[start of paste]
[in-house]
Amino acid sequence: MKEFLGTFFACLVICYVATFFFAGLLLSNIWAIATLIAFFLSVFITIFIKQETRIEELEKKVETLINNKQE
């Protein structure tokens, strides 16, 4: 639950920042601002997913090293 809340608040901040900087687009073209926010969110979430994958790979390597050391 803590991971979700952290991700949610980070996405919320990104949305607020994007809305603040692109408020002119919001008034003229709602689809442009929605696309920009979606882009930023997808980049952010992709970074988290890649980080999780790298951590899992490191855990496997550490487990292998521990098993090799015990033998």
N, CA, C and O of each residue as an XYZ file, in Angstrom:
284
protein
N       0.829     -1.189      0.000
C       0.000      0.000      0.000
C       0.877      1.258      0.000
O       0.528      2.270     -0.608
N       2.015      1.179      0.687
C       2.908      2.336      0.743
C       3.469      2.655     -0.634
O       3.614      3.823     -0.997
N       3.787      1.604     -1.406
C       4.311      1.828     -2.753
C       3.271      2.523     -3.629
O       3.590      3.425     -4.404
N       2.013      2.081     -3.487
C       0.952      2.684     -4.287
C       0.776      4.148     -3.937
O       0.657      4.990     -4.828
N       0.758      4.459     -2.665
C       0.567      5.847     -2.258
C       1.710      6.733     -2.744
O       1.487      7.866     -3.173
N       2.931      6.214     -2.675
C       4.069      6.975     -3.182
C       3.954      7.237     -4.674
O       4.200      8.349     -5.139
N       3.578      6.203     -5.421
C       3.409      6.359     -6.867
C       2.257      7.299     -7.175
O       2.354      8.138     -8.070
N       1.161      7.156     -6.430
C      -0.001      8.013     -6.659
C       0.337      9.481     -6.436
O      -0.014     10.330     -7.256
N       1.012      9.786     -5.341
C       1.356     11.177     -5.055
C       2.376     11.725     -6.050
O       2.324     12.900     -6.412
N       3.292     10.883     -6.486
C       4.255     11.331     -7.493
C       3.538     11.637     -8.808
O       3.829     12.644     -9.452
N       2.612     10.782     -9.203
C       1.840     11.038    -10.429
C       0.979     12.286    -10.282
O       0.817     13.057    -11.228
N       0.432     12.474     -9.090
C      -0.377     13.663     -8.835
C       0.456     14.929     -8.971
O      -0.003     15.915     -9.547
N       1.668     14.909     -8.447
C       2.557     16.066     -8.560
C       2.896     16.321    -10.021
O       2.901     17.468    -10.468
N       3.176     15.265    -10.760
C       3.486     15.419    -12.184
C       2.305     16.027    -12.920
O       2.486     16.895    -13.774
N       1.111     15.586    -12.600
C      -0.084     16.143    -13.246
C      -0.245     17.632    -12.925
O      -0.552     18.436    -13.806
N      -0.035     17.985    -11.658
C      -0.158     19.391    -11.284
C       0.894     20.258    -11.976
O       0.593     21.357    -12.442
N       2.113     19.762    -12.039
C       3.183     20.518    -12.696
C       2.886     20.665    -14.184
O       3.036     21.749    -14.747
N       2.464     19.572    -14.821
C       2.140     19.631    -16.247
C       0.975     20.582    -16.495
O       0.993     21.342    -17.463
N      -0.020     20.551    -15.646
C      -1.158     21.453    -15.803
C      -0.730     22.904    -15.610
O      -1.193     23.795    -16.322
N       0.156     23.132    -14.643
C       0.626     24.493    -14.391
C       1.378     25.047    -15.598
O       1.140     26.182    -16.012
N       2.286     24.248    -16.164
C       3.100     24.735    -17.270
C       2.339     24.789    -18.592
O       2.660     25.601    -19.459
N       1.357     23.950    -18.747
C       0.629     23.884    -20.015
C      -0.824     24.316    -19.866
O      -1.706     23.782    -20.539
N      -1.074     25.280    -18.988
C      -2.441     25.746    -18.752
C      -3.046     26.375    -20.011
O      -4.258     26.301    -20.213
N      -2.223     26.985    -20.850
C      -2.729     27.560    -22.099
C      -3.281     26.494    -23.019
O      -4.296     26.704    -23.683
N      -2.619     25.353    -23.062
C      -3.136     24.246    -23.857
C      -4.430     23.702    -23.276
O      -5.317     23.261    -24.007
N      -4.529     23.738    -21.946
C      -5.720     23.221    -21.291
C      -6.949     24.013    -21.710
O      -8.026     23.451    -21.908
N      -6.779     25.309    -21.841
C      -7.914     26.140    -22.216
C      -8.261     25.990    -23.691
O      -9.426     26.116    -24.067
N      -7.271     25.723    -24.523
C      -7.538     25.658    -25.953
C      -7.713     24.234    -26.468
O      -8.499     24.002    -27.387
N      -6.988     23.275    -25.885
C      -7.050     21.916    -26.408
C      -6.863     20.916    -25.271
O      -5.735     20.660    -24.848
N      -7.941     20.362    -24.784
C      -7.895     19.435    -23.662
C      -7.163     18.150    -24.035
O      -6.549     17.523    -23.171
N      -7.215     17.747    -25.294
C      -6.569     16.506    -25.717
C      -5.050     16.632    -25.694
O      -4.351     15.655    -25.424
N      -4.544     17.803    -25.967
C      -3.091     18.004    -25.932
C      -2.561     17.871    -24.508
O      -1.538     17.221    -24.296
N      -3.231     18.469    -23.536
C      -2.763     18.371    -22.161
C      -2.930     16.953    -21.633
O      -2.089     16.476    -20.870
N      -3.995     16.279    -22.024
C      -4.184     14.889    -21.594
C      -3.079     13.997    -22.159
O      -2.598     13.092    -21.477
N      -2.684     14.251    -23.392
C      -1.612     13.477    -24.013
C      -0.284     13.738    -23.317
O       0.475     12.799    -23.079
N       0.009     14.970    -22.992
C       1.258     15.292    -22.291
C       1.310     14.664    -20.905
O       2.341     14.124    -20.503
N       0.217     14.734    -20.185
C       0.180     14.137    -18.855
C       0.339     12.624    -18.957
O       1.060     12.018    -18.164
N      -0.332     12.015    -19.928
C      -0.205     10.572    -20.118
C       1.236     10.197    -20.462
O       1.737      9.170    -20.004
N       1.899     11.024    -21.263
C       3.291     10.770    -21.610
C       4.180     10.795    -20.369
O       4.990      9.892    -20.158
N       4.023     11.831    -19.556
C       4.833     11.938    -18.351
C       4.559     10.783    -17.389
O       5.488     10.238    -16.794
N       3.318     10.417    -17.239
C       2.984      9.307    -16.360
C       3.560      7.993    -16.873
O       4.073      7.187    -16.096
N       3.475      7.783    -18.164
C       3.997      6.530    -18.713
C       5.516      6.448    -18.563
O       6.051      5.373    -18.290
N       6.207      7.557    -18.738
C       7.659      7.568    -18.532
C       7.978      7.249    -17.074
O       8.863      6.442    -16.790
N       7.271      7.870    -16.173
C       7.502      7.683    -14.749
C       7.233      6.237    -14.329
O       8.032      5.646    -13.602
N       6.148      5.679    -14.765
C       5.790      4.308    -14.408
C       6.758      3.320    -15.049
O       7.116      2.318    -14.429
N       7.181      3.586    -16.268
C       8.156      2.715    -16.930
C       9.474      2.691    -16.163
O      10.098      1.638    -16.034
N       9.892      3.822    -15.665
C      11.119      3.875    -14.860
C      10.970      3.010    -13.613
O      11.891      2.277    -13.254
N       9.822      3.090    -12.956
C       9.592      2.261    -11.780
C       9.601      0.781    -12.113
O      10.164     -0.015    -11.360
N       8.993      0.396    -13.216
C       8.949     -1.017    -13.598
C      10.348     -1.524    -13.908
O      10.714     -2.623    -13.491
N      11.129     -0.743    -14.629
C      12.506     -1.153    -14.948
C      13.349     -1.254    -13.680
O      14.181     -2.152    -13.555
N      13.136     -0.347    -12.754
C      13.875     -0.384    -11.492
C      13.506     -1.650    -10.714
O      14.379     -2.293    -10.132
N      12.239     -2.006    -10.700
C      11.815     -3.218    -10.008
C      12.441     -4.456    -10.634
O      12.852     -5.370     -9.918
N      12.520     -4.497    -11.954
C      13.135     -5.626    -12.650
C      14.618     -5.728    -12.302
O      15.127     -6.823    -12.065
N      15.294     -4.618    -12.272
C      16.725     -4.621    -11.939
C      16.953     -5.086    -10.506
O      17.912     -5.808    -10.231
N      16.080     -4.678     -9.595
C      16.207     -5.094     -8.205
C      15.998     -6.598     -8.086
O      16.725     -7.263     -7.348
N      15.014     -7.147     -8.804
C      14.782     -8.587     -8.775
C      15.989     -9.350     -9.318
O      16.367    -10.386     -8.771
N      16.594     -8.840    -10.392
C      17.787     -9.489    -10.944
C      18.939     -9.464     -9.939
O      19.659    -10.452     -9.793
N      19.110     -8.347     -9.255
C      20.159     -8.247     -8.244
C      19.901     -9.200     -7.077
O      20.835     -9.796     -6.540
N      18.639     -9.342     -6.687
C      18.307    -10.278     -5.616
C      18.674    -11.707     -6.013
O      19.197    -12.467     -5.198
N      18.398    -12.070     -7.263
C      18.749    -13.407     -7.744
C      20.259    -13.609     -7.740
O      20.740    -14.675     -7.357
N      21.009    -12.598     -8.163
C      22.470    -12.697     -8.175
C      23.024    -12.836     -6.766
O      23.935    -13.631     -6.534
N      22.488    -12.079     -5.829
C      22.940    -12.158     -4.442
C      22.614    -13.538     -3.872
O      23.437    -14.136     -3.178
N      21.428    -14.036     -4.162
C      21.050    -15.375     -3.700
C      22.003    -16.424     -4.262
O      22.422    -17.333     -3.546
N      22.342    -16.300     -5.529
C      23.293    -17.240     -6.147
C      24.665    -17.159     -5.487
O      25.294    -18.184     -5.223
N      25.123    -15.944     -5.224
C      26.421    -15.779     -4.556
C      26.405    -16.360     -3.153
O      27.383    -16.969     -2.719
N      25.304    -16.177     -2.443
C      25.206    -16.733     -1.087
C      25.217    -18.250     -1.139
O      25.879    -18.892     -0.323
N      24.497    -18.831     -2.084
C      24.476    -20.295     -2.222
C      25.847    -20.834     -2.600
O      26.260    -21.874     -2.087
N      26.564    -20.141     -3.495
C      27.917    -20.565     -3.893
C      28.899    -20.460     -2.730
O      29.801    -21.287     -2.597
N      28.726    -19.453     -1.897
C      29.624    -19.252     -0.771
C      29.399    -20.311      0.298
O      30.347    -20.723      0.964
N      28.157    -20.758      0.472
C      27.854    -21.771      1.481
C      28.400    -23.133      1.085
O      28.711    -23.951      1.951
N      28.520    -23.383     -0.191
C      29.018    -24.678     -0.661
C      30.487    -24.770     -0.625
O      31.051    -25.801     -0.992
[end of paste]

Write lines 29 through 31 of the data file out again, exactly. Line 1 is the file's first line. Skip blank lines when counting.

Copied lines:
C       3.954      7.237     -4.674
O       4.200      8.349     -5.139
N       3.578      6.203     -5.421